3 Value Stocks for Daring Investors

Value stocks sometimes can seem very risky if they're being driven down by the market for a reason. Maybe it's the death of retail, or another PR nightmare that the market is selling, which may leave a stock trading for less than its underlying value.

With that in mind, we asked three of our investors for their favorite daring value play, and Kohl's Corporation (NYSE: KSS), Valeant Pharmaceuticals Intl Inc (NYSE: VRX), and MGM Resorts International (NYSE: MGM) made the list for a number of different reasons. Here's why they're all good buys in their own way.

I dare you to buy this deep-value stock

Rich Smith (Kohl's Corporation): It sometimes takes real courage to buy stocks when other investors are fearful of investing in them. And yet, like Warren Buffett says, the fact that investors fear buying a disfavored stock is exactly what can push it into value territory -- and right now, there are few stocks less favored than bricks-and-mortar retailers like Kohl's Corporation.

Amazon.com (NASDAQ: AMZN) is making a full-court press against the rest of the retail industry. Amazon's plan began barely 20 years ago with a plan to sell books delivered by parcel post. It's since expanded into mail-order trampolines, and now includes everything from groceries to the Kenmore appliances that store and cook them. Amazon's relentless pursuit of everyone else's market share, however, has pushed Kohl's stock down to ridiculously cheap levels.

How cheap is Kohl's today, precisely? The stock sells for a mere 11.4 times trailing earnings, which seems like a great bargain given that analysts peg the stock for 8% long-term earnings growth. Combined with Kohl's generous 5.4% dividend yield, that works out to a 13.4% expected total return on this 11.4 P/E (price-to-earnings) stock.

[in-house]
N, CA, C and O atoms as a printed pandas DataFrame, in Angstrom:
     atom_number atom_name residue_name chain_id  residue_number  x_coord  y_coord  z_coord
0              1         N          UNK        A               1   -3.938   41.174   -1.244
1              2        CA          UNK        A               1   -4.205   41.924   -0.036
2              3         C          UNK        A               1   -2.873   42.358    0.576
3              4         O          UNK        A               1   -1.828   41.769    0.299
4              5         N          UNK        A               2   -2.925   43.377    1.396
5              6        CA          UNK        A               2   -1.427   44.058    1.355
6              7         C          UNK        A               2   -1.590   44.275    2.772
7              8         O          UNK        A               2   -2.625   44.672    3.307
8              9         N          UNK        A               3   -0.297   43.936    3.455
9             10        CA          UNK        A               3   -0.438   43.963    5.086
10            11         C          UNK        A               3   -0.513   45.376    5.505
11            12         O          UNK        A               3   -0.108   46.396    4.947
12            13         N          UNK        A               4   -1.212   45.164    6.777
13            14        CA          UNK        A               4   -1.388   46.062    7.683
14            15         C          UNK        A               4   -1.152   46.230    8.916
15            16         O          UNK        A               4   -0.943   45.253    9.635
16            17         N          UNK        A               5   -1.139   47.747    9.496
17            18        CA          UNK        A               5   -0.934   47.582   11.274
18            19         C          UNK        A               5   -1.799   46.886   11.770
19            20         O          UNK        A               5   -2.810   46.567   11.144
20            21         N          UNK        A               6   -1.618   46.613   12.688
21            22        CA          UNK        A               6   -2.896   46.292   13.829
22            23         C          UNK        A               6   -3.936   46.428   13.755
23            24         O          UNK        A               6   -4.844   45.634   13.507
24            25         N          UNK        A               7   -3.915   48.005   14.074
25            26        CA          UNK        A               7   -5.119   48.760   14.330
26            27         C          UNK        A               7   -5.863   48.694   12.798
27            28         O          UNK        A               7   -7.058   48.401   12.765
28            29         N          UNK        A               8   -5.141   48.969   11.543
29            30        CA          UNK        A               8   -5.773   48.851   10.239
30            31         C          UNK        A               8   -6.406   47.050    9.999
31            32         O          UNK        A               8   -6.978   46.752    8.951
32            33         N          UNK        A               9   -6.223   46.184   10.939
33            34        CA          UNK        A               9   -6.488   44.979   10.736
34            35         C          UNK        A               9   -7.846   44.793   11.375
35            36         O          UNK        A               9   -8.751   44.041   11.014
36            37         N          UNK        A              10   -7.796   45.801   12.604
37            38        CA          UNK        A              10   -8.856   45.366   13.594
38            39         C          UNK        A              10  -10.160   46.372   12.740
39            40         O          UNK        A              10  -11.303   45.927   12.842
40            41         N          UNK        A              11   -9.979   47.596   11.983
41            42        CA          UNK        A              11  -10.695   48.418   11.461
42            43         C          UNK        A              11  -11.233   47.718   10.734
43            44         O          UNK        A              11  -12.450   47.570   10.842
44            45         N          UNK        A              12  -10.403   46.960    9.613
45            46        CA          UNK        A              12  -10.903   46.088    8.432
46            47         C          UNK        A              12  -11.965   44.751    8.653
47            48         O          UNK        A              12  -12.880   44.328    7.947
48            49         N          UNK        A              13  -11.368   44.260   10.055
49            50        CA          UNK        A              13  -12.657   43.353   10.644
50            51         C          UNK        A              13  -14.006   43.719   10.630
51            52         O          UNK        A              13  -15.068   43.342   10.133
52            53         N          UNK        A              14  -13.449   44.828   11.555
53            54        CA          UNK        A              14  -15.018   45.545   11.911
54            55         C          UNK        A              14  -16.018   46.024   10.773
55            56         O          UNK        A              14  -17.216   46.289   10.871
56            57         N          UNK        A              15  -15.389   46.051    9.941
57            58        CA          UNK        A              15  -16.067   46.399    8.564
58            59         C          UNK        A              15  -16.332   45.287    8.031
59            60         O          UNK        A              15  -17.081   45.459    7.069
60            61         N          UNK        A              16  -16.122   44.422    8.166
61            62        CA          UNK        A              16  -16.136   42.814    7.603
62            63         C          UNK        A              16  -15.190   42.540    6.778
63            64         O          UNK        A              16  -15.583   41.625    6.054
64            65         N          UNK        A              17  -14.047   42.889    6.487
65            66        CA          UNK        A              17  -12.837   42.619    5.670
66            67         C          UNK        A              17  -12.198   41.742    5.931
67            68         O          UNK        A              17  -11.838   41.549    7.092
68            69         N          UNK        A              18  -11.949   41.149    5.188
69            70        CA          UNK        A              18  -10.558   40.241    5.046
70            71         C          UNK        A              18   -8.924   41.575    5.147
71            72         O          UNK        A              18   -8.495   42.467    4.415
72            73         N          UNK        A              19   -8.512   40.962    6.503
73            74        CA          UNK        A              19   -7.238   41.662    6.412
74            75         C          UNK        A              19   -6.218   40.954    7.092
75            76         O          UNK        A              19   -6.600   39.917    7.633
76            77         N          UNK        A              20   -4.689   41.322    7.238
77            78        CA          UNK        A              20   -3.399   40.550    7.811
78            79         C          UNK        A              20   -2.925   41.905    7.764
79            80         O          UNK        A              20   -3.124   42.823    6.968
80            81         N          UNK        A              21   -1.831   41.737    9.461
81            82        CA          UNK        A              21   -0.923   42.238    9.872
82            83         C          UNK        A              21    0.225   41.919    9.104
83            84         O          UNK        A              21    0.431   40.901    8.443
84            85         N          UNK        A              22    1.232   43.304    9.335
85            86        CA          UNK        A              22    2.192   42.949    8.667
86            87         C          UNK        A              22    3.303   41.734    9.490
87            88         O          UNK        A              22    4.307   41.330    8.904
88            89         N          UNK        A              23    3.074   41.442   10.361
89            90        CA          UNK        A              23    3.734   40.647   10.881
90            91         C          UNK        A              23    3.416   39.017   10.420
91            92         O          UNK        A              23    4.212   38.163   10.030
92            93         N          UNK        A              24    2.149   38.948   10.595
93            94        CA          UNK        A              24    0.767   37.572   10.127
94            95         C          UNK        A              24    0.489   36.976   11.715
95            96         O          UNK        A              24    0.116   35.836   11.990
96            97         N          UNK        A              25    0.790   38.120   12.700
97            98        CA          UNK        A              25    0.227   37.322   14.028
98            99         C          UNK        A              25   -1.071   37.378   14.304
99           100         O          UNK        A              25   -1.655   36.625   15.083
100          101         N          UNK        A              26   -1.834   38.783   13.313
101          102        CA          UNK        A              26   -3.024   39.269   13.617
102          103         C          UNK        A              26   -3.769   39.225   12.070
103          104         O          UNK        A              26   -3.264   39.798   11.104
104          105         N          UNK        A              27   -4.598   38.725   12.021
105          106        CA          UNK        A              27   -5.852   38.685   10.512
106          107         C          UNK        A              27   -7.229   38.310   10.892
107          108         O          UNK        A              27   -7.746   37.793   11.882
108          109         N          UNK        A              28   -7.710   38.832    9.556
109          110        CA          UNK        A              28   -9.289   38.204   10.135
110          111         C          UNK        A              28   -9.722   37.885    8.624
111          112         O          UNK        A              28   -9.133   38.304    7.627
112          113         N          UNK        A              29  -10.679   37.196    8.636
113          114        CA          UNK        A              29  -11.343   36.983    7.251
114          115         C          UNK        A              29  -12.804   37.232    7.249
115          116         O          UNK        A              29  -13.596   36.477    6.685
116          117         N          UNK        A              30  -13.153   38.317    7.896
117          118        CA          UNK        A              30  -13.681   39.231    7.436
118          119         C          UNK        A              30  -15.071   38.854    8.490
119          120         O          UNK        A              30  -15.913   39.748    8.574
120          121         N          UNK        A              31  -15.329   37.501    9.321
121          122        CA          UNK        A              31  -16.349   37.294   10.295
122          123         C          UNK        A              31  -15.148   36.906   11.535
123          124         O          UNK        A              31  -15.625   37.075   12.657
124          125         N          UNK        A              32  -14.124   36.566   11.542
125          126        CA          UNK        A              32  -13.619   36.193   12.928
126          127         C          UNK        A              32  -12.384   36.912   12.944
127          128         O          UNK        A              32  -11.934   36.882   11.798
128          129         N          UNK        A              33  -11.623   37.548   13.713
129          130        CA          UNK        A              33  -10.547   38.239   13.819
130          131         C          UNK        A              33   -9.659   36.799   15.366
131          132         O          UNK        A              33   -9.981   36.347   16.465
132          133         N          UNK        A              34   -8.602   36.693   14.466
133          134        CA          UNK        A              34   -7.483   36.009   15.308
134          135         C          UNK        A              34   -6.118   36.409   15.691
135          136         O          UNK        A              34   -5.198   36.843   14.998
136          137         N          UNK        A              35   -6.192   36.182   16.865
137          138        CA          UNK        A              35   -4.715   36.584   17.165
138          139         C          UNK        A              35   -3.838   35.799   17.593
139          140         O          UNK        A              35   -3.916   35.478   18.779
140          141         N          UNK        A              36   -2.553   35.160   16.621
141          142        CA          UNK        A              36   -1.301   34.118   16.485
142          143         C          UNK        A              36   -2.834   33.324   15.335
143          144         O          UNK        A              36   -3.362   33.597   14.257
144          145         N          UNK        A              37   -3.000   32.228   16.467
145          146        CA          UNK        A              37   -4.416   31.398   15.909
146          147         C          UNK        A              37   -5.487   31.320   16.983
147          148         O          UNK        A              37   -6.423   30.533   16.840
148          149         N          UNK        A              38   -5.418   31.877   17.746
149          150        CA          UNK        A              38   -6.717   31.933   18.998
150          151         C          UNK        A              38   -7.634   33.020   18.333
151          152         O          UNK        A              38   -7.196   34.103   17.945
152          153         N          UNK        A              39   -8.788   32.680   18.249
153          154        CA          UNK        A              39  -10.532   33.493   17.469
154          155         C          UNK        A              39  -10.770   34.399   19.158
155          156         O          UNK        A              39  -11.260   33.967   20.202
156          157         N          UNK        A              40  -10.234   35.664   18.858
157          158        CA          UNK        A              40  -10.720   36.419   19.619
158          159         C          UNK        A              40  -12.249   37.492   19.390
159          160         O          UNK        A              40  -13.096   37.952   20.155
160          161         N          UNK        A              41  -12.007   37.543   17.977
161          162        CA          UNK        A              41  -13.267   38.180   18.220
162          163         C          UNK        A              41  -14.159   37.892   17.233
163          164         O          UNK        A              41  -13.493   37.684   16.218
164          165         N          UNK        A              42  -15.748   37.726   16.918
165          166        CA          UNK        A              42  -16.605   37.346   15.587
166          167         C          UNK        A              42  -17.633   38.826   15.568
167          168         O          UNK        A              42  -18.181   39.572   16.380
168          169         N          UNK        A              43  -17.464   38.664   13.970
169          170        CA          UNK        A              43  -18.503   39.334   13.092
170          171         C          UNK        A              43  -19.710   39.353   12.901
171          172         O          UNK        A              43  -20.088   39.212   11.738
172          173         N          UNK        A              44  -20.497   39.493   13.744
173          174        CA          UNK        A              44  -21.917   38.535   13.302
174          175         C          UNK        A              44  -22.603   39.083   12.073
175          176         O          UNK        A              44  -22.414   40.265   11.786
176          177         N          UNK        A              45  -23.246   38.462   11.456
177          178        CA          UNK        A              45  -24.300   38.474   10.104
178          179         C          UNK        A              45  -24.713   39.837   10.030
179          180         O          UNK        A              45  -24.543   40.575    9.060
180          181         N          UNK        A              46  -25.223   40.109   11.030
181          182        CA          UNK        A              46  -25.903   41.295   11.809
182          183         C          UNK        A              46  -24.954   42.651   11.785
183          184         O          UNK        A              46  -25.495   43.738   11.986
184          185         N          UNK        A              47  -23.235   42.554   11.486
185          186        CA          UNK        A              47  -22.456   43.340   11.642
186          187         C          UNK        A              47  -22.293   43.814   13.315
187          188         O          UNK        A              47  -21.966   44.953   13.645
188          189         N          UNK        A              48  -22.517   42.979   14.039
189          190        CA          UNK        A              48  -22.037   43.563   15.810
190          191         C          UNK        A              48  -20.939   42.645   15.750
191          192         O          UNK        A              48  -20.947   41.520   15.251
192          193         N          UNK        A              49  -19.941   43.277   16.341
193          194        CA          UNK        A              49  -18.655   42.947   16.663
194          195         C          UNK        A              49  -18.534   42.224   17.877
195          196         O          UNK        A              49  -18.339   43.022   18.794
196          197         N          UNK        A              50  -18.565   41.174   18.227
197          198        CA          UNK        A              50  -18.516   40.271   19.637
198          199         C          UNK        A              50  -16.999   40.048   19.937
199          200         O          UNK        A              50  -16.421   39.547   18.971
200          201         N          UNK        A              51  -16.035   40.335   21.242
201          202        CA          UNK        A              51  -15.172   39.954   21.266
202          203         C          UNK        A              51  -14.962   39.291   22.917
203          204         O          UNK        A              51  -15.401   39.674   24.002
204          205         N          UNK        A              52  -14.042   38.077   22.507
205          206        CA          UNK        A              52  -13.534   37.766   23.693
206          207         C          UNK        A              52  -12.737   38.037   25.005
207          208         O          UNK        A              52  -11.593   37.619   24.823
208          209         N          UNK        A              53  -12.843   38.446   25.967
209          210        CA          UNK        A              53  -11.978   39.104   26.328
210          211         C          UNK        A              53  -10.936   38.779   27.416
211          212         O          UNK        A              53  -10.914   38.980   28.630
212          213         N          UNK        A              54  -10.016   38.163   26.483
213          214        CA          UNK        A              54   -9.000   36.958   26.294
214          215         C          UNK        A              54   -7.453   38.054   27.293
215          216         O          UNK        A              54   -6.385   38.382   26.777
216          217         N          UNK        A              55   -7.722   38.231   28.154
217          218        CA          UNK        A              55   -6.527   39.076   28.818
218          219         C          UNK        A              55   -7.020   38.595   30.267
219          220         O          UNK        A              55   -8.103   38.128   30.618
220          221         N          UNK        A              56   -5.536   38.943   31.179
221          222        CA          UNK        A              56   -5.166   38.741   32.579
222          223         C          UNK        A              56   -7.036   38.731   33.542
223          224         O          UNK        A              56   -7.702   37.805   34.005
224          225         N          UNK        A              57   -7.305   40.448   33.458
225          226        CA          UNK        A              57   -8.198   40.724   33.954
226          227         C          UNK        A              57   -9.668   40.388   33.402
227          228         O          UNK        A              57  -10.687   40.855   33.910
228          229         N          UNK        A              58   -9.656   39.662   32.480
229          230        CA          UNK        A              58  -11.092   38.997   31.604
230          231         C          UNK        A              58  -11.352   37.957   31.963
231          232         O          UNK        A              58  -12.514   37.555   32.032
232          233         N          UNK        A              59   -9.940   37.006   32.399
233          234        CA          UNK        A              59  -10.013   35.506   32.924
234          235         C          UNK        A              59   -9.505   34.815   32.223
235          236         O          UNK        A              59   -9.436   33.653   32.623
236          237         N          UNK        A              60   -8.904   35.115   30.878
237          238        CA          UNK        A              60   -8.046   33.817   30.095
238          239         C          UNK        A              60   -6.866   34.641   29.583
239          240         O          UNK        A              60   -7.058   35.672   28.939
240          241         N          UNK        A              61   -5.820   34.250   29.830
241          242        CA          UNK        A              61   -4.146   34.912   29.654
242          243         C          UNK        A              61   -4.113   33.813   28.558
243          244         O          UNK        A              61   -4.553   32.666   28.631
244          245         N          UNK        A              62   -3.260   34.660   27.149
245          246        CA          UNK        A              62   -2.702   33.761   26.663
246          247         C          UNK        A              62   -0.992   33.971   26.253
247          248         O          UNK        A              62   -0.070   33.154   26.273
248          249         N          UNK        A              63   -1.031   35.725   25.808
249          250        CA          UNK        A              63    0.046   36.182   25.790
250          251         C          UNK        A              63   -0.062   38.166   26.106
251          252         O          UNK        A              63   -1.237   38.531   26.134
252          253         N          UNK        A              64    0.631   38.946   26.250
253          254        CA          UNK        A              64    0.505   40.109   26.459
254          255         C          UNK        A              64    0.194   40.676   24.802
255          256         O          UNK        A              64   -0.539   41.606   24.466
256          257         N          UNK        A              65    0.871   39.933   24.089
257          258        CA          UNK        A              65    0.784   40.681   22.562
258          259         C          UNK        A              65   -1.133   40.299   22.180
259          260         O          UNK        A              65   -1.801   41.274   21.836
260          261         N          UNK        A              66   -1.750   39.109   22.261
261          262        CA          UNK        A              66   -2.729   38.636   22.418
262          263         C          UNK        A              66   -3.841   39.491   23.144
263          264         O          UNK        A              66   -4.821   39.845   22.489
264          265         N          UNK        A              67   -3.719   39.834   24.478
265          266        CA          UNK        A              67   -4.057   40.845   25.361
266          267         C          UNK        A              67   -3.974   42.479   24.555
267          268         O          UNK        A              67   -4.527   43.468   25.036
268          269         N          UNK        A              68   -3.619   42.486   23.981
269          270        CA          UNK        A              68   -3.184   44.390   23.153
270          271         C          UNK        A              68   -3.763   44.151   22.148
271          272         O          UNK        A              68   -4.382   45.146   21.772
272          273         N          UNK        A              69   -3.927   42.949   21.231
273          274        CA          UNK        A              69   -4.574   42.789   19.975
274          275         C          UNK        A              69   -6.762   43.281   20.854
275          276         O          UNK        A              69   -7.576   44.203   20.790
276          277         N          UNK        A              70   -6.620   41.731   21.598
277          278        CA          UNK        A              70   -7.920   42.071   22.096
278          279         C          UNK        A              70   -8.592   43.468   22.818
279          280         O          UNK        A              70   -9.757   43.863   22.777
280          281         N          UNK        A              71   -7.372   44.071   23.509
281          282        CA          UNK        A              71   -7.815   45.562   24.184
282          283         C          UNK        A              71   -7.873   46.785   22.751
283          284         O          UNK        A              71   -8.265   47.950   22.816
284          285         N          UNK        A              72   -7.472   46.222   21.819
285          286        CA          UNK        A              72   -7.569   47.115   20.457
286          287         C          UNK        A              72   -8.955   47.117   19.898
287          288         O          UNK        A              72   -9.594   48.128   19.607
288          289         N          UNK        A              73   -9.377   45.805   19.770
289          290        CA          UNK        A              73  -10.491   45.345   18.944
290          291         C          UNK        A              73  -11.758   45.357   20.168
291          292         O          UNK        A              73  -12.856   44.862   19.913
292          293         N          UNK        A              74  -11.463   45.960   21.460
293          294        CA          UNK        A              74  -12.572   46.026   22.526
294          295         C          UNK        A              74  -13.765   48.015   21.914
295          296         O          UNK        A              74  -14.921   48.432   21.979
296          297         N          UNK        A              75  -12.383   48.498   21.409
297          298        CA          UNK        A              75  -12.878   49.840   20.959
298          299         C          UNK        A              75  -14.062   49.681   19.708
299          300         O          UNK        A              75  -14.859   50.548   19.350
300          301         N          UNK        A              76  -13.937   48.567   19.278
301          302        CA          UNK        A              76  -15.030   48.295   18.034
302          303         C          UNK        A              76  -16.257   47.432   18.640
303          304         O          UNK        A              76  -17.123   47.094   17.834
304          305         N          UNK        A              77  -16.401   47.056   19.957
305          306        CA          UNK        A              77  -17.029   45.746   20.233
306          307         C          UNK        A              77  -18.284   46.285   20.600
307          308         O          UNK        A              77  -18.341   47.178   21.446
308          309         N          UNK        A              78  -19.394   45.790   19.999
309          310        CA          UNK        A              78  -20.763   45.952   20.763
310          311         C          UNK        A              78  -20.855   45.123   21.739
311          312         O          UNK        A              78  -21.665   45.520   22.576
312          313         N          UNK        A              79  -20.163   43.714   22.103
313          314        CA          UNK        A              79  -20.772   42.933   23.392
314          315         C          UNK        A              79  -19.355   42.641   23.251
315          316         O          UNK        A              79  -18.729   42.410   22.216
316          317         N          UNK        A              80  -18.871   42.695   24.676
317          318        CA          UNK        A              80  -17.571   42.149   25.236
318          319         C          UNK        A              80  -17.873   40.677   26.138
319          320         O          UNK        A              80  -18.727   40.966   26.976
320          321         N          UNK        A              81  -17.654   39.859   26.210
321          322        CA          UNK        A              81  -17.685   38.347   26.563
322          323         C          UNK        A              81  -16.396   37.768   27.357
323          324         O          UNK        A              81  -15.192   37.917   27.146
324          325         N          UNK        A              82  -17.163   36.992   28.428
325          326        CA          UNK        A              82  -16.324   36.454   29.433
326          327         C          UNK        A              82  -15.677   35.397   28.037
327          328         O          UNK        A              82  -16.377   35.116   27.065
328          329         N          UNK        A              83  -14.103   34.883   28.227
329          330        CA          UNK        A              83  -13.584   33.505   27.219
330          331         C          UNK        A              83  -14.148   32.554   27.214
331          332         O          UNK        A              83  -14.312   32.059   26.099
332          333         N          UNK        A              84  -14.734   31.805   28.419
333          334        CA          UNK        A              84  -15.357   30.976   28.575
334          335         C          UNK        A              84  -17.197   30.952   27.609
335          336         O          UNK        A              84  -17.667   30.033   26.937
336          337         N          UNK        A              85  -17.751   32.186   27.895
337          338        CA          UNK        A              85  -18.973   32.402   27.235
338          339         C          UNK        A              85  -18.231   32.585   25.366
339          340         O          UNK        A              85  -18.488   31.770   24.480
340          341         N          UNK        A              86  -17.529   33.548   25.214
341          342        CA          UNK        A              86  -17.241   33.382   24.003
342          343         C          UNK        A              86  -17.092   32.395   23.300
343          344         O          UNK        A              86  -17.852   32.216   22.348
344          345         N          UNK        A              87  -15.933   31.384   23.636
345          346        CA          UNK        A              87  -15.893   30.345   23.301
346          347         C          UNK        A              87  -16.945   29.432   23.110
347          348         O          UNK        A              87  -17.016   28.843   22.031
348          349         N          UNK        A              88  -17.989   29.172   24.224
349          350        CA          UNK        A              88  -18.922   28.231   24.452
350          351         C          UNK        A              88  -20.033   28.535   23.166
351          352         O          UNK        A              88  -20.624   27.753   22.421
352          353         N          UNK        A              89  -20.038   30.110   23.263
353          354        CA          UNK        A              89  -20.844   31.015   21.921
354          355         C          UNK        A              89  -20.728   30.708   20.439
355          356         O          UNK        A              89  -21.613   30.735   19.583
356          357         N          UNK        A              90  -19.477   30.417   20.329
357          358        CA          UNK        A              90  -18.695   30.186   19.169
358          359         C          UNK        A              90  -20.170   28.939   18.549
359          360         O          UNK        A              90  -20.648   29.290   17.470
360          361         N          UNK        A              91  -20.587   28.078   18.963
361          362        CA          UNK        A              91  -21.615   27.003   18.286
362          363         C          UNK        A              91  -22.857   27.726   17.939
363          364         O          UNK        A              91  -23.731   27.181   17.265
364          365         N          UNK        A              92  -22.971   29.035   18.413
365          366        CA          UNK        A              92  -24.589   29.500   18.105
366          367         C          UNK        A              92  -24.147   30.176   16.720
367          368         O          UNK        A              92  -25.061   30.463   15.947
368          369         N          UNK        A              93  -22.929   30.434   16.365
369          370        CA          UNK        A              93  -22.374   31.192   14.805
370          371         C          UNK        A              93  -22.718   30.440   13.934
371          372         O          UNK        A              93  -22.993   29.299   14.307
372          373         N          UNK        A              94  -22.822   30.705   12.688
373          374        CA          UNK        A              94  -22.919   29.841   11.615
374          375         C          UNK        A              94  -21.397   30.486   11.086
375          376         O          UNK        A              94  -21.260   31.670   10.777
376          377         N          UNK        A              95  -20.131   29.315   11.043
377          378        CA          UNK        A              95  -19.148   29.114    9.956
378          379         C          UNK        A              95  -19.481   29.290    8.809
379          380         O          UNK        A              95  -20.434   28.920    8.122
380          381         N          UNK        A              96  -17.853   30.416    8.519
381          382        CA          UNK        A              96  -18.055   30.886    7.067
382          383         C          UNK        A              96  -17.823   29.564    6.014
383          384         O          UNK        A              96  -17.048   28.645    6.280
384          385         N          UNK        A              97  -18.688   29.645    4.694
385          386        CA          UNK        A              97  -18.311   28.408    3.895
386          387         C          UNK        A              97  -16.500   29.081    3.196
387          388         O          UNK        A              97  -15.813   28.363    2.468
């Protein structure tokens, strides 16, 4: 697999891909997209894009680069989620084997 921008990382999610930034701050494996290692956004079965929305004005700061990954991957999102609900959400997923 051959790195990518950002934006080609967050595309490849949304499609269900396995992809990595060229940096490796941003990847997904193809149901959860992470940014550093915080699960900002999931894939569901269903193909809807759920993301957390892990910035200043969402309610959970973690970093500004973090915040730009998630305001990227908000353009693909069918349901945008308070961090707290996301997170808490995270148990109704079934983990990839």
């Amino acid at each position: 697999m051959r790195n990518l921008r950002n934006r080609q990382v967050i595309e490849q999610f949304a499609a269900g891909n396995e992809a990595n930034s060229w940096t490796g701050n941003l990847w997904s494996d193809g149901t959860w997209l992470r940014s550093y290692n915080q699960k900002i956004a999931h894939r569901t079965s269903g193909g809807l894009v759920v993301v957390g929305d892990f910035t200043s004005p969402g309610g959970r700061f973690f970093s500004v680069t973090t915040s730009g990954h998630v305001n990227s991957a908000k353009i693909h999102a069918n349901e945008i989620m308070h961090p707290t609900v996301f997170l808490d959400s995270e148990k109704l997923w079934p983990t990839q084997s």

Such a valuation would be cheap even if Kohl's only was earning the $605 million in trailing profits reflected on its income statement. But in fact, Kohl's cash flow statement confirms that it actually generated free cash flow of twice that amount -- $1.2 billion -- over the past year. At a price-to-free-cash-flow ratio of just 5.6 times, Kohl's dividend covers almost the entire fair value of Kohl's stock, even if the company doesn't grow its earnings at all.

At these prices, Kohl's stock is so cheap that I'm not sure you even have to be that daring of an investor to invest in it.

Climbing back from the abyss

Dan Caplinger (Valeant Pharmaceuticals): The pharmaceutical space has been a dangerous place to invest lately. Washington has its eyes squarely on trying to get drugmakers to reduce the cost of the prescription drugs they sell, and the strategic vision that Valeant Pharmaceuticals had during its heyday was in stark contrast to the new reality for the industry. Even with current efforts to reform healthcare in limbo, Valeant has already had to take drastic measures in order to take control of its highly leveraged balance sheet and make its business sustainable.